After being marred in 2012 by unexpected costs and a lack of financial experience, Mizzou Dance Marathon made the case this year to avoid any such circumstances — circumstances that left thousands of dollars unaccounted for last year.
According to Mizzou Dance Marathon’s website, more than $78,000 was raised last year for the event. Only $59,020 of that amount, though, was donated directly to Children’s Miracle Network Hospitals, Mizzou DM’s beneficiary.
The difference between the amounts, totaling almost $19,000, was lost primarily to overhead costs and other assorted expenses that included renting the MU Recreation Center, catering the event and hiring a disk jockey. When broken down, it amounts to nearly 25 percent of the total amount fundraised.
Scrambling to prepare the main event last year is why the discrepancy is so large, said Mizzou Dance Marathon Executive Director Annie Bastida. Bastida oversaw 2013’s main event and the fundraising that occurred between last year’s main event and this year’s.
Among the unforeseen costs was a catering company that pulled out shortly before the main event and a music speaker that blew out. Much of the funds that went to paying for these issues were lost in translation, Bastida said.
“Last year’s discrepancies were very unfortunate,” Bastida said. “That’s why we worked extremely hard this year to make sure the amount we revealed at the end of the main event was the amount going to be donated and not the amount that was raised.”
Because of last year’s faults, Mizzou DM started from scratch shortly after 2012’s main event. Now, after allocating all the funds into a single account, the differentiation was made between what funds would pay for expenses and what would be donated.
All funds that were distinguished as donations – most of which were donated through the online service DonorDrive – could not be touched after they were made. This prevented anyone from dipping into donation funds in order to pay for overheads and expenses.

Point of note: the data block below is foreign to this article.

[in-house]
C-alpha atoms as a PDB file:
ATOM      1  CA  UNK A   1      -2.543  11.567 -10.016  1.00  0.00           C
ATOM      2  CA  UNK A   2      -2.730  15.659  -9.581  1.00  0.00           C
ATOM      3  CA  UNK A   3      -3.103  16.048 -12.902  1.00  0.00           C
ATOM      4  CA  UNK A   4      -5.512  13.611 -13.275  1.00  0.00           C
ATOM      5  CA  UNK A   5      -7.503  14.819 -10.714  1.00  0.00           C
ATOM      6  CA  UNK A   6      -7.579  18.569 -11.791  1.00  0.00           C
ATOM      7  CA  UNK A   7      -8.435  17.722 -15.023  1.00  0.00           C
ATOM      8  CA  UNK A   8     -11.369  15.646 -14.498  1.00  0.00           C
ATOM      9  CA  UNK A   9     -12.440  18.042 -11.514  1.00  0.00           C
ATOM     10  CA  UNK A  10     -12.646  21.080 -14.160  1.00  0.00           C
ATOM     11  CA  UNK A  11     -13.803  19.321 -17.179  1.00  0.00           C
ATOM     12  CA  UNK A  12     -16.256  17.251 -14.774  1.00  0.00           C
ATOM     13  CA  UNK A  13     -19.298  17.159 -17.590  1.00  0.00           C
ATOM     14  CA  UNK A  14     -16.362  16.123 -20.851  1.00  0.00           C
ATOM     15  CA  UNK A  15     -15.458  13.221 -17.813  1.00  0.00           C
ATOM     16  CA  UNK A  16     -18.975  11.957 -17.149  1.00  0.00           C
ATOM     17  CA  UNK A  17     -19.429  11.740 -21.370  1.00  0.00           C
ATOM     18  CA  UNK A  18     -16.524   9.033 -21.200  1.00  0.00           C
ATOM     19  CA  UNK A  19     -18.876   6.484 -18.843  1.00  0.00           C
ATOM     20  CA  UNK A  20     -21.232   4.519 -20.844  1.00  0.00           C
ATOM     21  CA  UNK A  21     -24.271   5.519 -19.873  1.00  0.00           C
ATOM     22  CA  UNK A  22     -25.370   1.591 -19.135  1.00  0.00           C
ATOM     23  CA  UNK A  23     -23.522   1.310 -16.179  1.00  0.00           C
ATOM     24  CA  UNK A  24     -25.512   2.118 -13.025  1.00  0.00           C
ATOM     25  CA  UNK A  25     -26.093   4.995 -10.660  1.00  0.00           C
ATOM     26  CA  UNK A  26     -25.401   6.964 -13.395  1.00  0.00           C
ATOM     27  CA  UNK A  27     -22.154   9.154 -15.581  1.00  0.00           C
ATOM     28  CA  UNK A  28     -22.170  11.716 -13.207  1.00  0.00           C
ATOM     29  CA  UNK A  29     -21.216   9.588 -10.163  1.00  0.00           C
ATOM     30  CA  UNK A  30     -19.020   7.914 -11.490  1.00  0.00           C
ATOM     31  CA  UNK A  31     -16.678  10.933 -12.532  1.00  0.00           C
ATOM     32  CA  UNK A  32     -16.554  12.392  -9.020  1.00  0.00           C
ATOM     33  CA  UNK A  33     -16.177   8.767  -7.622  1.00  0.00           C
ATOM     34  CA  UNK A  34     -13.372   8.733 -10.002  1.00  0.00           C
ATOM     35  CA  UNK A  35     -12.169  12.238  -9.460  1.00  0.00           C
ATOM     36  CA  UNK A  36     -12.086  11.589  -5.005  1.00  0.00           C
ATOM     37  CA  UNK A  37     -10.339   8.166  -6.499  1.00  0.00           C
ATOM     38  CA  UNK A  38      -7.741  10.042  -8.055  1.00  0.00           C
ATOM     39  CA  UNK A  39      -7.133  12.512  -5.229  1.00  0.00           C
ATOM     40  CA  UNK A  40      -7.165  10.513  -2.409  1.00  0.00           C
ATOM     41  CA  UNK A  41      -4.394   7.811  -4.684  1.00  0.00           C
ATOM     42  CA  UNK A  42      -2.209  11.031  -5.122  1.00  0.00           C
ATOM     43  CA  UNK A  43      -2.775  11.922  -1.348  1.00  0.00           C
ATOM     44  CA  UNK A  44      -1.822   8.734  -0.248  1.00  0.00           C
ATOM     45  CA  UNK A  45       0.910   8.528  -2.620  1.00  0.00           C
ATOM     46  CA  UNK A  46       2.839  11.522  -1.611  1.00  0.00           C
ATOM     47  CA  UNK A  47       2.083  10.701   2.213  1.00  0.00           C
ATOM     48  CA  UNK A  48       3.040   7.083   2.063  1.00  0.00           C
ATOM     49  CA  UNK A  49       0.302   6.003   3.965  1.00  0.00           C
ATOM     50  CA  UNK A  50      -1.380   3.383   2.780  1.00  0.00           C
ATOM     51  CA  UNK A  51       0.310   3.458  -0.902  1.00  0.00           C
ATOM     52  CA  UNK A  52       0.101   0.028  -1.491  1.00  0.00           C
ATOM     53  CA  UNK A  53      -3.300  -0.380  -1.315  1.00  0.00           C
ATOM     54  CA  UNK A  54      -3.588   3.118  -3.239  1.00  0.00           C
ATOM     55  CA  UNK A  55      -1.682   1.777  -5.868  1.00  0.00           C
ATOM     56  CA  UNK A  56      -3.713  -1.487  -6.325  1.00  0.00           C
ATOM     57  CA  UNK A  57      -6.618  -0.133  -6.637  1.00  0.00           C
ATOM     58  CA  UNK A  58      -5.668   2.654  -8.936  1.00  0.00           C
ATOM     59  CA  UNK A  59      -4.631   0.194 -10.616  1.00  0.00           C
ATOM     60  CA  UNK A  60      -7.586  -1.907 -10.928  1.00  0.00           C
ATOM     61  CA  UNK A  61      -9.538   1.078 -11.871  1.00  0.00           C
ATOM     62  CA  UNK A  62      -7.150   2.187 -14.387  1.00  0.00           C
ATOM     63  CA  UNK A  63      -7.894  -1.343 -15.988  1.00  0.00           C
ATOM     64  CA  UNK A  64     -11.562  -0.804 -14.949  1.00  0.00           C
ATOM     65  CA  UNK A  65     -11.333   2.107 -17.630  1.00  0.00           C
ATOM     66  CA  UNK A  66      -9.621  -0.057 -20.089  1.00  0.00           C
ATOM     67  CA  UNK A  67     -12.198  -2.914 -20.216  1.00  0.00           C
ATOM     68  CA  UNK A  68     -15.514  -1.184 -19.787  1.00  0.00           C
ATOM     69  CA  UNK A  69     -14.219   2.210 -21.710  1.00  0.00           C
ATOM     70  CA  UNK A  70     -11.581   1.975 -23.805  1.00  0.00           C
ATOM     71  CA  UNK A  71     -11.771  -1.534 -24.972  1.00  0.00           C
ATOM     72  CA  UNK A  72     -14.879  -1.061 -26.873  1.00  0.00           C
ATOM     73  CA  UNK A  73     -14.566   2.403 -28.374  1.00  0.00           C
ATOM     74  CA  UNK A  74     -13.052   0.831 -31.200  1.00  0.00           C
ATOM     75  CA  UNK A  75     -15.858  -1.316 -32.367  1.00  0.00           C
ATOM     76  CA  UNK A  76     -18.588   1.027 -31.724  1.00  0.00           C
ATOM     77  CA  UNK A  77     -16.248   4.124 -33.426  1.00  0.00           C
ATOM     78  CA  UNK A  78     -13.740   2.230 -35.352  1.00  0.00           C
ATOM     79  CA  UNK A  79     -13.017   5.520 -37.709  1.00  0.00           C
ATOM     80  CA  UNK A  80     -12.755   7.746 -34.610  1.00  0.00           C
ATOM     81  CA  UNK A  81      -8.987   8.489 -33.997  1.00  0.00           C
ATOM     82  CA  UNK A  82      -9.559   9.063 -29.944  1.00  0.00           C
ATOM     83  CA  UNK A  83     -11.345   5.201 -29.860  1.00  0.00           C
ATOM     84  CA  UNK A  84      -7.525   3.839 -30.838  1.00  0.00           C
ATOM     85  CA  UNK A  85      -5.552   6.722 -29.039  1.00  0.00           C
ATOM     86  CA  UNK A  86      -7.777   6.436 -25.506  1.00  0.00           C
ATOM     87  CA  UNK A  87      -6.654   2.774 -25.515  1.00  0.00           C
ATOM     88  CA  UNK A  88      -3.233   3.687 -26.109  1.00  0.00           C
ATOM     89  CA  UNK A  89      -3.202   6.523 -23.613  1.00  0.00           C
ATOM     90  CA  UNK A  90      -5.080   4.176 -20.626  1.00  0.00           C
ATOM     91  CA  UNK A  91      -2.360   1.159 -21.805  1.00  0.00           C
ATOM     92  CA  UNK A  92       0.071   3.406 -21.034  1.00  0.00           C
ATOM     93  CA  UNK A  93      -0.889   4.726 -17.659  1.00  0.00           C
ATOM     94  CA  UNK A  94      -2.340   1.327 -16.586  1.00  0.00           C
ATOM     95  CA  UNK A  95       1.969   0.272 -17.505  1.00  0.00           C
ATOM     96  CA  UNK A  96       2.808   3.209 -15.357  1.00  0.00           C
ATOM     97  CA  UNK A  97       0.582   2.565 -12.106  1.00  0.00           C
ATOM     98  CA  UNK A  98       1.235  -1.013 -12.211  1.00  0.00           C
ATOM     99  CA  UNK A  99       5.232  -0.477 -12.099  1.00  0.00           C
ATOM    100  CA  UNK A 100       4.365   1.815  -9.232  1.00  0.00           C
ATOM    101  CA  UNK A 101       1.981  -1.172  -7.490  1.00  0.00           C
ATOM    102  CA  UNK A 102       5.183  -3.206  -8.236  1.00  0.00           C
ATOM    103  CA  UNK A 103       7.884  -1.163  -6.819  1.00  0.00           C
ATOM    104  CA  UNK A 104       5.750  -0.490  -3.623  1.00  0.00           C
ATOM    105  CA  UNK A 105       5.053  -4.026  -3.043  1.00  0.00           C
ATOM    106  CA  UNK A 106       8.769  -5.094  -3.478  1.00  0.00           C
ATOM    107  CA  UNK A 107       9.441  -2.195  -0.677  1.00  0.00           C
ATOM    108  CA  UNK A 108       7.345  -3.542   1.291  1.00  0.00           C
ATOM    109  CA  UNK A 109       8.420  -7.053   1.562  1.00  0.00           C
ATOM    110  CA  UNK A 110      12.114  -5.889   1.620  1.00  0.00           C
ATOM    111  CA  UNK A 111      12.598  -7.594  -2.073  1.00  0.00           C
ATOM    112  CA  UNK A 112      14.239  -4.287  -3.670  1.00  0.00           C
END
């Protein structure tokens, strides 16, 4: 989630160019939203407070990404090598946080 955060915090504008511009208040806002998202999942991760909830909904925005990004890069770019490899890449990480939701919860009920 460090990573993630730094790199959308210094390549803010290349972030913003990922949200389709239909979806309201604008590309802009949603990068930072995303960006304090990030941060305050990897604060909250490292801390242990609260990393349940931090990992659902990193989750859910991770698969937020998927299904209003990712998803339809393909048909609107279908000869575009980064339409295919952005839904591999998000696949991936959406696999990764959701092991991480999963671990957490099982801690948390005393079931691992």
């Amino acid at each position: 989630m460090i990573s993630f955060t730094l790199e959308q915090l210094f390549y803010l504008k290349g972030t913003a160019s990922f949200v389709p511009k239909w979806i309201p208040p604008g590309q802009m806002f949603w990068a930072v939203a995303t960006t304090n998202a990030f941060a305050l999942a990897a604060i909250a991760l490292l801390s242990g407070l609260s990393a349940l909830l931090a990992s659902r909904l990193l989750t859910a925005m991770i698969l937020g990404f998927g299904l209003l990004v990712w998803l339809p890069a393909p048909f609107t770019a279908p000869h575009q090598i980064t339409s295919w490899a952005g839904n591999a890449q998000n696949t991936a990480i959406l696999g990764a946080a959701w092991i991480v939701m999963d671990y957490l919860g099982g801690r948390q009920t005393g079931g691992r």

To pay for the overhead costs and expenses that surrounded the main event, Mizzou DM’s Steering Committee and Morale Captains raised funds themselves. By working concessions at football and basketball games, going door to door to ask for funds – otherwise known as canning – and receiving money from sponsorships, a total of $67,905.25 was raised.
Of that total, $13,780.23 was spent on overhead costs – costs that, once spent, offered no return. Another $12,208.85 paid for expenses that included T-shirts, water bottles, fanny packs and other items that Mizzou DM sold for a profit and therefore gained a return on. When the final donation was calculated, only the overhead costs presented a loss.
Financing became a central focus after last year. Mahir Khan was the 2012-2013 Director of Budget for Mizzou DM, a role that formally ended Sunday morning after the main event, he said.
It was his task to keep close tabs on what was being donated, what was being raised and what was being done with it. A detailed Microsoft Excel document spanning several sheets shows the breakdown of the funds all the way down to a single cent.
“This year, we wanted to move forward with a culture of transparency and a culture of austerity,” Khan said. “We didn’t want to spend money on superfluous things. We wanted to make sure every dime, every penny that we get, if it’s meant to go to the kids, it’s meant to go to the kids.”
Khan, a biology major and theater minor, had no previous experience in finance, though it became the bulk of his workload leading up to the main event. Rising to the challenge, he researched ways to cut down on overhead cost and expenses, keeping accurate books on what funds were meant to go where.
Of the total that was raised this year, just more than 8.1 percent amounted to the overhead costs, a vast improvement from last year.
“Even for a business like Walmart or Costco – non-retail even – 8.1 percent is where you want to be,” Khan said.
While keeping overheads low, Khan and the other members of Mizzou DM were able to hit their expectations out of the park, he said.
The original, public donation goal for Mizzou DM was $75,000, but a steeper private goal of $100,000 was also established. According to Khan’s calculations, the current donation total stands at $156,607.43, a number that, because online donations are accepted through April 1, is still rising.
According to a Mizzou DM news release, this skyrocketed MU’s event to the eighteenth largest in the country.
“Not to put this lightly, but we busted our ass to raise a lot of money just so the dancers can take pride in what they raise goes to the hospital,” Khan said.